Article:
• Ptosis

    by  • 07/08/2014 • Ophthalmology

    Definition: a drooping of the upper or lower eyelid – which may worsen when the patient tires. Ptosis can lead to ambylopia (abnormal development of brain due to reduced stimulation during development) or astigmatism (inability to point focus an image onto the retina – often linked to irregular eye dimensions).

    Classification / type of disease and aetiology:

    • Neurogenic ptosis which includes oculomotor nerve palsy, Horner’s Syndrome (miosis and anhidrosis), Marcus Gunn jaw winking syndrome, IIIrd cranial nerve misdirection.
    • Myogenic ptosis which includes myasthenia gravis (uni/bilat, diurnal variance), myotonic dystrophy, ocular myopathy, simple congenital ptosis, blepharophimosis syndrome
    • Aponeurotic ptosis which may be involutional or post-operative.
    • Mechanical ptosis which occurs due to oedema or tumors of the upper lid
    • Neurotoxic ptosis which is a classic symptom of envenomation by elapids such as cobras or kraitsBilateral ptosis is usually accompanied by diplopia, dysphagia and/or progressive muscular paralysis. Regardless, neurotoxic ptosis is a precursor to respiratory failure and eventual suffocation caused by complete paralysis of the thoracic diaphragm. It is therefore a medical emergency and immediate treatment is required.
    • pseudo ptosis due to:1-Lack of lid support:Empty socket or atrophic globe. 2-Higher lid position on the other side:



    Presenting symptoms / signs: drooping upper or lower eye lid – may obstruct vision.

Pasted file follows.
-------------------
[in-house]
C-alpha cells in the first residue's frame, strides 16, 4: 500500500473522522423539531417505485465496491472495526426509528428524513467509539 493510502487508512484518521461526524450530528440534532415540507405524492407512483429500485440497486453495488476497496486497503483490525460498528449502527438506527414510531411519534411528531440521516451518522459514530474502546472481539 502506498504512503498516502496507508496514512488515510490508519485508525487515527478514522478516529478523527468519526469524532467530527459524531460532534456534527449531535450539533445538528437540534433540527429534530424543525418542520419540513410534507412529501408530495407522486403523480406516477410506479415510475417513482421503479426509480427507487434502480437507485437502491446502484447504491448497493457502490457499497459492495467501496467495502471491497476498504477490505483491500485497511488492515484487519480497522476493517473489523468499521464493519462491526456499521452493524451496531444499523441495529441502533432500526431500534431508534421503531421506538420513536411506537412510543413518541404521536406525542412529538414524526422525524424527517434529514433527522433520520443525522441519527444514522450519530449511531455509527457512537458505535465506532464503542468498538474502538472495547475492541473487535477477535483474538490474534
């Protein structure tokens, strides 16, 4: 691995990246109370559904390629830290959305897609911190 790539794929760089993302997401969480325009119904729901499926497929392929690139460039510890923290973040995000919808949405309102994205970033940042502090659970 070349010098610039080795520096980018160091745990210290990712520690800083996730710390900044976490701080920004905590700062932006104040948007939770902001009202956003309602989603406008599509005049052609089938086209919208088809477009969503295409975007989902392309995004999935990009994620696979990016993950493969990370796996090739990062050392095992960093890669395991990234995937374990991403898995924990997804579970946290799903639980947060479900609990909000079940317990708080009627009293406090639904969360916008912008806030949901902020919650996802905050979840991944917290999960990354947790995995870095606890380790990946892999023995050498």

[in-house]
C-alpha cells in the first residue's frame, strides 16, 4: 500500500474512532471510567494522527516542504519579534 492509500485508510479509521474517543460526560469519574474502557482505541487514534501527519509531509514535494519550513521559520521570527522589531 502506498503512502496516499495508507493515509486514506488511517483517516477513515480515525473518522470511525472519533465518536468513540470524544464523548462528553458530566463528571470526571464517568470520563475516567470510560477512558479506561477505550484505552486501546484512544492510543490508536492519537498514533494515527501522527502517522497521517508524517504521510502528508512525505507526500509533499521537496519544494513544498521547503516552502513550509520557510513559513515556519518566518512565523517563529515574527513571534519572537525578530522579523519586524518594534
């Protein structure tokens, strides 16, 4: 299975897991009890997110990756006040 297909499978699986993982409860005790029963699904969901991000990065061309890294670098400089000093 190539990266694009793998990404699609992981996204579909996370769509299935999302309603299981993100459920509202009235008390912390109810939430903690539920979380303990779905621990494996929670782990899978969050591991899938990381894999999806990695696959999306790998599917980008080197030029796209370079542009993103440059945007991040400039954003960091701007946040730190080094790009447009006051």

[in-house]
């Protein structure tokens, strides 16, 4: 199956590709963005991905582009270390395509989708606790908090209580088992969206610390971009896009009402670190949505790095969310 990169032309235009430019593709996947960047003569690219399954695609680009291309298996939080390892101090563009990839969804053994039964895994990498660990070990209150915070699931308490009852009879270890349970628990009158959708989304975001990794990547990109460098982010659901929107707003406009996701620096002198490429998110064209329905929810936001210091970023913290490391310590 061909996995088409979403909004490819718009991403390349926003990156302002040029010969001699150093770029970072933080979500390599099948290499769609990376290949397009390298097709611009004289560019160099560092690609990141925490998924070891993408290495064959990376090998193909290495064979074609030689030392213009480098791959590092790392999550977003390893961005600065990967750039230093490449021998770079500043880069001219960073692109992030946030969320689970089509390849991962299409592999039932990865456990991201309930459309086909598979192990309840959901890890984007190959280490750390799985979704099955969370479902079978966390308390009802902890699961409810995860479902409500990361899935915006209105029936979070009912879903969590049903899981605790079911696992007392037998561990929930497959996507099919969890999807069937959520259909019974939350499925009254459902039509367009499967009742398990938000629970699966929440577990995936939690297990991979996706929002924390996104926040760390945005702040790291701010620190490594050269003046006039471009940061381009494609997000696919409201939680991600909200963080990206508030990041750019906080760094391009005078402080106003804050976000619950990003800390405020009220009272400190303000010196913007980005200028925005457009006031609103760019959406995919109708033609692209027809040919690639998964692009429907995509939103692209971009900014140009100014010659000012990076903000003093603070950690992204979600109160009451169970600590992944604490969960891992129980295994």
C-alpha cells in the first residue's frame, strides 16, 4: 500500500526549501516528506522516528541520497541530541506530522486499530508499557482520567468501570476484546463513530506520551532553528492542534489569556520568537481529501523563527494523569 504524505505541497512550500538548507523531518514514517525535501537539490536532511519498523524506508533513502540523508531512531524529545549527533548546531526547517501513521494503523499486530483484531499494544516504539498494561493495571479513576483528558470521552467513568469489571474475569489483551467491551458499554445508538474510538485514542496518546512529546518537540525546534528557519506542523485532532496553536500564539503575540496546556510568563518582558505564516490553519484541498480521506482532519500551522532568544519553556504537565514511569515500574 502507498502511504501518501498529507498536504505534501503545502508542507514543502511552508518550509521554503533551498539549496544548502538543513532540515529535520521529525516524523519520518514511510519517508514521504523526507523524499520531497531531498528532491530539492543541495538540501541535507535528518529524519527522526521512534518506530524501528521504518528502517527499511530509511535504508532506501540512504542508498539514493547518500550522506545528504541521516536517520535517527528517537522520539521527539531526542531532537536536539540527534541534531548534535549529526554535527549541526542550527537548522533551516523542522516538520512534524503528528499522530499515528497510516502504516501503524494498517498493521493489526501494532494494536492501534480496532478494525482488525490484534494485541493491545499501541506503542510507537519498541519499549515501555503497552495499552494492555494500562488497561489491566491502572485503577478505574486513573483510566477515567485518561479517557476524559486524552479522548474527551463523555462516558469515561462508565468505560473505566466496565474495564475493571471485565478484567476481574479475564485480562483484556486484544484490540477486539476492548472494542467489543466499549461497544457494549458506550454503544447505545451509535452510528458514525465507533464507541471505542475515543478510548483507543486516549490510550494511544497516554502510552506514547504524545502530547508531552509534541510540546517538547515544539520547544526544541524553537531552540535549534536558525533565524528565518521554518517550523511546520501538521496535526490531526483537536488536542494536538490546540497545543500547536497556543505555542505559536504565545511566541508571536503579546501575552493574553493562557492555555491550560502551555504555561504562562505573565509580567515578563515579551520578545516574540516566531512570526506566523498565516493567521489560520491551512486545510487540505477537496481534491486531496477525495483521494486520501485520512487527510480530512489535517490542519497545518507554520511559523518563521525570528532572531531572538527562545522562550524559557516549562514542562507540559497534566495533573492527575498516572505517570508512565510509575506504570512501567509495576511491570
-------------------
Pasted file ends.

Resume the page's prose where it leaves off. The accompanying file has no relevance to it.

Diagnostic investigations: 

    Aetiology categorized:

    • Trauma
    • Damaged 3rd CN
    • DM
    • Brain tumour
    • MG
    • Nerve abnormalities
    • Inflammation or infection
    • Neoplasms
    • Vascular pathology
    • High dose opiate use



    Treatment / management:  

    Aponeurotic and congenital ptosis may require surgical correction if severe enough to interfere with vision or if cosmesis is a concern. Treatment depends on the type of ptosis and is usually performed by an ophthamolic plastic and reconstructive surgeon, specializing in diseases and problems of the eyelid.

    Surgical procedures include:

    • Levator resection
    • Müller muscle resection
    • Frontalis sling operation

    Non-surgical modalities like the use of “crutch” glasses or special Scleral contact lenses to support the eyelid may also be used.

    Ptosis that is caused by a disease will improve if the disease is treated successfully.

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